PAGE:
Chemotherapy Week 6; Quick & Easy!

7 Jun

This week’s round of chemotherapy was the fastest yet! This was a big surprise to me considering last week was so much faster than the others. This week might have been the fastest yet because I had an 8:30 AM appointment which meant that I was practically the first patient to be treated.

When I arrived at oncology we checked in and then was almost immediately taken back to have my vitals checked. As a nurse was taking my vitals another nurse popped her head in and said “once you’re done, come next door and I’ll do your IV.” This made me happy because in the past I’ve had days where they take my vitals and then I have to wait a half hour to get my IV, just prolonging the day, however that wasn’t happening this week!

As soon as I had gotten my IV I went back out into the waiting room and began using my laptop as I was expecting a long wait like the week beforehand. However, after only about thirty minutes (compared to an hour and forty-five minutes the week before) the nurse practitioner came out to come and get my dad and I. We were meeting with a nurse practitioner (in training) this week because my normal oncologist wasn’t in today. She was very nice and obviously had a very good understanding of what she was doing. It was interesting to see how being a nurse practitioner in training she did a much more thorough check than I was used to. She review everything from diet, to feeling, to reactions from the week beforehand. I found it very impressive. One thing that was different this week from my other exams was that there was an obvious decrease in my reflexes. This is something that is apparently very normal. However, I just found it bizarre!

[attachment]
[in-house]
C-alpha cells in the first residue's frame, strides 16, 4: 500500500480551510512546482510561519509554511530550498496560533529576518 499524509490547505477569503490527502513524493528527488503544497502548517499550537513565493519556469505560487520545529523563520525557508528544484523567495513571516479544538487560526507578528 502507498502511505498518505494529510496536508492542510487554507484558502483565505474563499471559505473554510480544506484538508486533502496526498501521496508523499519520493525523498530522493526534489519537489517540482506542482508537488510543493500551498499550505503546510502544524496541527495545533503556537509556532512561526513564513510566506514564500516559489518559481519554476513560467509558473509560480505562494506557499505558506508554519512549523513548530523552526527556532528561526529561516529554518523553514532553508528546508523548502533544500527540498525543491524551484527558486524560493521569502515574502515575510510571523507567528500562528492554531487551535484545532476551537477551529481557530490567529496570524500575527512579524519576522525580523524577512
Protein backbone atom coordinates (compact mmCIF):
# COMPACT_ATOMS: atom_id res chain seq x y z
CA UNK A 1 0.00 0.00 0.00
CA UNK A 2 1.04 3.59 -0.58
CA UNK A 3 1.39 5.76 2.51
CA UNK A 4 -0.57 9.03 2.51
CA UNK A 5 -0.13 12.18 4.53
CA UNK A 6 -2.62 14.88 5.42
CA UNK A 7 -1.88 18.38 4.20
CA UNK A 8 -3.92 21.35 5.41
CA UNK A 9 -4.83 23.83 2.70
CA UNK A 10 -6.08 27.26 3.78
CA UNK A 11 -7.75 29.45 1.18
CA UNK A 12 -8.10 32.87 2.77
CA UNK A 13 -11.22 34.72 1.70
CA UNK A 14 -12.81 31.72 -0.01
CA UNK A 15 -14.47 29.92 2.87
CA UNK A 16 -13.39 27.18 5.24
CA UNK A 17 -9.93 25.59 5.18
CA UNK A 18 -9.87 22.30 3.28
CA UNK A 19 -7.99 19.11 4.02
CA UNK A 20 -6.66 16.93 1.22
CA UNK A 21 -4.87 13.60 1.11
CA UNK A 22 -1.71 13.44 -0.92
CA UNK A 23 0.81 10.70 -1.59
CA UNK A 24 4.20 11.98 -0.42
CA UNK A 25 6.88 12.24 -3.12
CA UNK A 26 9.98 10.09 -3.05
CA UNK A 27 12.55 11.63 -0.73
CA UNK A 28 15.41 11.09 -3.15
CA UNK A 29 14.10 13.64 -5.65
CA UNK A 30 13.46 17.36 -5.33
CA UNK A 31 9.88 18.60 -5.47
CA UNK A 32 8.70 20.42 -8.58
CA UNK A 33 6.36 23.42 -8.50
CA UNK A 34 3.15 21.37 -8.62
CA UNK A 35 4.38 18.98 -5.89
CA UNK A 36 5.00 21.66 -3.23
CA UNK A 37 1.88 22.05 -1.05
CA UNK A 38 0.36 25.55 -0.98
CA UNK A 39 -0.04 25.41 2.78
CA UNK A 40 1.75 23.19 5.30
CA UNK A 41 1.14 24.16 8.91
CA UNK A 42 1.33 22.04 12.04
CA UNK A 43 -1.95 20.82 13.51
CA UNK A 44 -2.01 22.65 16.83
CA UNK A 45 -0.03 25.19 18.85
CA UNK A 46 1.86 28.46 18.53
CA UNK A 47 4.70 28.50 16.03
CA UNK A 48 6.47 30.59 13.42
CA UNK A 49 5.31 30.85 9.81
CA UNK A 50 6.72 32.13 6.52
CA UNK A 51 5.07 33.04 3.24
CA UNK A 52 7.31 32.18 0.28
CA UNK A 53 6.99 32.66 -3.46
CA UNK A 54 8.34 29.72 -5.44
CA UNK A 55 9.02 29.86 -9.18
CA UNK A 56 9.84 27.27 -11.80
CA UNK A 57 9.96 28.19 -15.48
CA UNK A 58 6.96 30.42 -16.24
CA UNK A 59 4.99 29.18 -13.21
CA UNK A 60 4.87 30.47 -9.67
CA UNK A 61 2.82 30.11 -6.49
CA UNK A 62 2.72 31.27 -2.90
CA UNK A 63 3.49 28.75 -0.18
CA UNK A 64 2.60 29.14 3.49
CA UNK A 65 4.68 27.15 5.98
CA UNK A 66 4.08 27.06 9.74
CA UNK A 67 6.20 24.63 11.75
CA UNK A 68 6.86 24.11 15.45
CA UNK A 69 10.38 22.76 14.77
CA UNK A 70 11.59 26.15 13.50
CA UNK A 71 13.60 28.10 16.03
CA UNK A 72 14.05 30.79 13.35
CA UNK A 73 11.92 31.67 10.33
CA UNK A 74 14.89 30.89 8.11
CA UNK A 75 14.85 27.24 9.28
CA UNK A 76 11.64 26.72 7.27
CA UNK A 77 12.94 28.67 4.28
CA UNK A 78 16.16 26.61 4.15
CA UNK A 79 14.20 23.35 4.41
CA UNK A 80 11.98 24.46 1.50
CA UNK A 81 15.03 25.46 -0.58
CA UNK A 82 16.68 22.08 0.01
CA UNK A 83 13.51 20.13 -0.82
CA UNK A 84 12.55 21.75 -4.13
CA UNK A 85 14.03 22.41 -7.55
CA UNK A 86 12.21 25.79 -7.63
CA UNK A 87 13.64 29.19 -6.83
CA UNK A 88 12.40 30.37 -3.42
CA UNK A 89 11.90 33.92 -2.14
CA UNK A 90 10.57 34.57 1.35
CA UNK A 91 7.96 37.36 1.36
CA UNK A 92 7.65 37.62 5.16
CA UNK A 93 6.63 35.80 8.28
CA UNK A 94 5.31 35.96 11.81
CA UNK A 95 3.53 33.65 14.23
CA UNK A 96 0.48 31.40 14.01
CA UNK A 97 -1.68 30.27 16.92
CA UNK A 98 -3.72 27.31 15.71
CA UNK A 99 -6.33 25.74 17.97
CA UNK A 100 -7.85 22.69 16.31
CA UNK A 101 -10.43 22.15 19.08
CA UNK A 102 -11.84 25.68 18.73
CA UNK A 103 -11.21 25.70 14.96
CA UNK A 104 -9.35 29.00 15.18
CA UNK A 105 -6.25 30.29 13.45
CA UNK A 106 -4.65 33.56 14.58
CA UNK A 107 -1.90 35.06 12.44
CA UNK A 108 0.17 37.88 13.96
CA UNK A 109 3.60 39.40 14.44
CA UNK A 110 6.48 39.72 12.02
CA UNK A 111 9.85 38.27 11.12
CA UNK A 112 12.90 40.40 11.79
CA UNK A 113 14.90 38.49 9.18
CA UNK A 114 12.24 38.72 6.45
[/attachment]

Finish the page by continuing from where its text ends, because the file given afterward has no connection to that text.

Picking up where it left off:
Finally after finishing with the nurse practitioner we went back out into the waiting room for about fifteen minutes before I was called to receive my chemo. Because the treatment was expected to take no time at all (like the previous week) I was just taken into one of the rooms where the nurses put in the IVs. The chemo itself and the flush took less than fifteen minutes! New record!!! Afterwards they took out my IV and I was free to go.